Mr. Achcar, the author of The Clash of Barbarisms: September 11 and the Making of the New World Disorder (Monthly Review Press, 2002) was deeply pessimistic about the political chaos in the region, noting that its present state was "really appalling, nightmarish. ... There is not even the consolation that we have reached the bottom." He pointed to significant changes in American foreign policy -- including an end to the occupation in Iraq -- as a necessary step in easing regional tensions.
Mr. Cole, who is as well known for his trenchant and comprehensive blogging on Middle East affairs at Informed Comment as he is for his scholarship, chose to present a case for long-term (though not short-term) improvement in the region using "three phenomena I see as powerful, enduring, and hopeful": falling birth rates, growth in regional economies, and significant gains in literacy and democratization.
Both Mr. Achcar and Mr. Cole pointed to Turkey -- where a moderate Muslim party that favors European integration has made significant gains in recent elections -- as a torchbearer for change in the region. "Turkey is a sign of success for a different sort of foreign policy," Mr. Achcar said.
Failures and Betrayals
A panel on Sunday that focused on the collision of sociology and politics that accompanies natural disasters switched the spotlight from the Middle East to the Gulf Coast -- which is still recovering from the devastation left by Hurricane Katrina in 2005 -- and other places closer to home. The panel tackled a number of topics, including how women, minorities, and the poor had fared in the wake of the failure of institutions during and after Hurricane Katrina and also featured some novel proposals for change in disaster response.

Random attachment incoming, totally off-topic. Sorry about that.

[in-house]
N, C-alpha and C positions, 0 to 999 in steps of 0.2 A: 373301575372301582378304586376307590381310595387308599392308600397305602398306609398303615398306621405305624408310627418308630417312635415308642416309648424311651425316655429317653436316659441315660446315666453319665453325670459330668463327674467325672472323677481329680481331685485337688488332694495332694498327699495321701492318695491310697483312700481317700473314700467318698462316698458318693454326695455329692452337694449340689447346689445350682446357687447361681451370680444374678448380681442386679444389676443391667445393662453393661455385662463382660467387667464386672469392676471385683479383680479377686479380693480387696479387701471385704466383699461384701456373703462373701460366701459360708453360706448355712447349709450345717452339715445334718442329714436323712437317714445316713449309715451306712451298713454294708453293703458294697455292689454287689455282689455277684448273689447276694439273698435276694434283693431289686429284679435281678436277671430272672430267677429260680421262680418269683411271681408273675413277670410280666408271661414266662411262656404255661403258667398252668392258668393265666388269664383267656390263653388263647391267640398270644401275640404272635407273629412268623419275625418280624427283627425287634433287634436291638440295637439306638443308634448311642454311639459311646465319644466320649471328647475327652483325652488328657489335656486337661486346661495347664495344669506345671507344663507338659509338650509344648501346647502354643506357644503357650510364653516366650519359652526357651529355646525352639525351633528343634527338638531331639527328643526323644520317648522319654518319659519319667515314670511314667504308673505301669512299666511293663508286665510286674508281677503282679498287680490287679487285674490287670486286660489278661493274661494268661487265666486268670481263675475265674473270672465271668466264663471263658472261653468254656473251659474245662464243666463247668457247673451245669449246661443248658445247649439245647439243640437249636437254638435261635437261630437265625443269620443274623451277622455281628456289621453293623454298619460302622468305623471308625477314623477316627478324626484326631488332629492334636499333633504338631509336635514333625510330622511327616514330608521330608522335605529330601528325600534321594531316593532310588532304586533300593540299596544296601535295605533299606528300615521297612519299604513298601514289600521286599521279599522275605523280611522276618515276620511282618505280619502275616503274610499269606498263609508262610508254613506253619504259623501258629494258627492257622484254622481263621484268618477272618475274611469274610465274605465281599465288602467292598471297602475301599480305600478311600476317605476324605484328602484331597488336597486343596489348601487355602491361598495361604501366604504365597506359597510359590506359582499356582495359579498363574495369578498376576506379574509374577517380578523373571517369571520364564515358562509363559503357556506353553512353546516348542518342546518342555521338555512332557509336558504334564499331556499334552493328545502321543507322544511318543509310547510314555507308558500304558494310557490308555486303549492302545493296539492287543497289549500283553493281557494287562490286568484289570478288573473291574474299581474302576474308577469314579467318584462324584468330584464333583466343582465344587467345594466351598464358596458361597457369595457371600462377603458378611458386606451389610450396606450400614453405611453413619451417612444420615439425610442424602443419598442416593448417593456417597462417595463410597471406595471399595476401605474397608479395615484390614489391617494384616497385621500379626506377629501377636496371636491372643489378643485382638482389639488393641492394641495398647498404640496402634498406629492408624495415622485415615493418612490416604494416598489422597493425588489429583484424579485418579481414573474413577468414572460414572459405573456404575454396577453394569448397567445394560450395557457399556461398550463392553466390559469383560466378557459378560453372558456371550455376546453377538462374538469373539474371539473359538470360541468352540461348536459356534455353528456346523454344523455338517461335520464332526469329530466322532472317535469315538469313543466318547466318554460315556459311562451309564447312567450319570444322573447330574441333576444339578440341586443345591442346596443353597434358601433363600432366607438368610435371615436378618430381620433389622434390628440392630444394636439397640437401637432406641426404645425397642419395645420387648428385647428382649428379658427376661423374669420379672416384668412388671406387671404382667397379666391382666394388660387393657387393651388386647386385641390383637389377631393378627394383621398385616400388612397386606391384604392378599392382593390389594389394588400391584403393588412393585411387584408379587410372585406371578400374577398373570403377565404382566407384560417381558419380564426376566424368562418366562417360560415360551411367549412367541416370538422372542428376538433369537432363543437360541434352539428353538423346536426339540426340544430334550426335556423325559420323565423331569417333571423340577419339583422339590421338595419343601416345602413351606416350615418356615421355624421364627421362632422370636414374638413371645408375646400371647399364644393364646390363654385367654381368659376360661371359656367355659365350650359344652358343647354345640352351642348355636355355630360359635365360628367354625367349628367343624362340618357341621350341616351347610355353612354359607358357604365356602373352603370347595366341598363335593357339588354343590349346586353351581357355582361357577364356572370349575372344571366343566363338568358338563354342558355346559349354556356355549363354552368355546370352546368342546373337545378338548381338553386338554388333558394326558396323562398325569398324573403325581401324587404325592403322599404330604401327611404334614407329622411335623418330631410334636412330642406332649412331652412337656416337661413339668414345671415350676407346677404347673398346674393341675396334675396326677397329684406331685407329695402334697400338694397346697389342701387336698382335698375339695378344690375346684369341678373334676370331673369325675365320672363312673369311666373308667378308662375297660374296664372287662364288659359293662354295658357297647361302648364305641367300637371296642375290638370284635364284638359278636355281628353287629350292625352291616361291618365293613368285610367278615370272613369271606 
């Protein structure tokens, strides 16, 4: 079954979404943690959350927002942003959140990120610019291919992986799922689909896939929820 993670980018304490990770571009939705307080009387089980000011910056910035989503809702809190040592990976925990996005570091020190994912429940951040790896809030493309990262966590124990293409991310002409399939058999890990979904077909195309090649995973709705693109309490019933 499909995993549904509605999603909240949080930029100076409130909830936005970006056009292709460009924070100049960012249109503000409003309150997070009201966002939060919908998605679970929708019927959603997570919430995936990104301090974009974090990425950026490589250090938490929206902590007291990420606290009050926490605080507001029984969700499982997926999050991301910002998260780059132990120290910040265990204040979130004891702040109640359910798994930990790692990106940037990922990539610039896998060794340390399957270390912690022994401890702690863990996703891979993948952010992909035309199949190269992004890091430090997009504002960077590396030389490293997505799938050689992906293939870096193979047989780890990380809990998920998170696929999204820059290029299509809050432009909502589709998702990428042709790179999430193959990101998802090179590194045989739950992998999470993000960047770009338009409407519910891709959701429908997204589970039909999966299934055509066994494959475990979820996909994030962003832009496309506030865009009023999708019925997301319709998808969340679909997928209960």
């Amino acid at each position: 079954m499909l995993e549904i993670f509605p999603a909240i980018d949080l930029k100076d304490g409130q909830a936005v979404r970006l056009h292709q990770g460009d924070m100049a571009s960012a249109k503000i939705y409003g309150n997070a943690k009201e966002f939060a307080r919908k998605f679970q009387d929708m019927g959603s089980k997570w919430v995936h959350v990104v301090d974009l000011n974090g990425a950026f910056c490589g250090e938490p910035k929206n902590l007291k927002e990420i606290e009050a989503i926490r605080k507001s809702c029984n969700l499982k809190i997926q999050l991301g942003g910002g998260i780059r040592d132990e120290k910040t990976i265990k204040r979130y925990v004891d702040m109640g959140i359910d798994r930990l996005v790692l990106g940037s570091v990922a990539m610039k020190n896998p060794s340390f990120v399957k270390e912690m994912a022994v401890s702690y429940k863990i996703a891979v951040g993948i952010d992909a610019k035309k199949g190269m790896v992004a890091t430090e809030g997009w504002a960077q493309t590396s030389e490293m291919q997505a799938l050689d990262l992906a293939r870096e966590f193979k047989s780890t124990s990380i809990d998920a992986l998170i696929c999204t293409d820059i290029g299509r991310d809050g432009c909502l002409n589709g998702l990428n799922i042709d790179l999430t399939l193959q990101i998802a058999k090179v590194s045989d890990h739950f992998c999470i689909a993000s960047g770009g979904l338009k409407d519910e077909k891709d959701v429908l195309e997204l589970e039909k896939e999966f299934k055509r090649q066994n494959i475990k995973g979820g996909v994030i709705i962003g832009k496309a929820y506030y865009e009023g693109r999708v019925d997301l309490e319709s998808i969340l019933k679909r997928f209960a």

Among the speakers at this panel was Harvey L. Molotch, a professor of sociology at New York University, who observed that "catastrophes of any sort have a sociological payoff. ... They reveal what's under the rocks of society." Among his reflections was that a sort of "conspicuous altruism" emerged at scenes of past catastrophes, including unsuitable or unusable corporate donations that he dubbed "Brand Aid."
Citing reports from the relief efforts that followed the tsunami disaster in Southeast Asia in 2004, Mr. Molotch recalled the "airstrips clogged with aid from corporations. ... Pork for Muslims, Hershey bars for the starving, and winter clothes for the tropics." He urged governments and other institutions to substitute spending on regional priorities that might have "lasting and beneficial consequences" in place of the flood of immediate aid.
Charles B. Perrow, a professor emeritus of sociology at Yale University and author of the recent book The Next Catastrophe: Reducing Our Vulnerabilities to Natural, Industrial, and Terrorist Disasters (Princeton University Press), suggested that governments attempt to "reduce the size of the targets" -- for example, by reducing the scale of rebuilding in New Orleans and not encouraging many displaced residents to return as a way of keeping the city's population down.
"Some risks we must take," said Mr. Perrow, who pointed to the strong probability of another large hurricane striking the city, and the parlous state of reconstruction there thus far. "But not the obvious ones."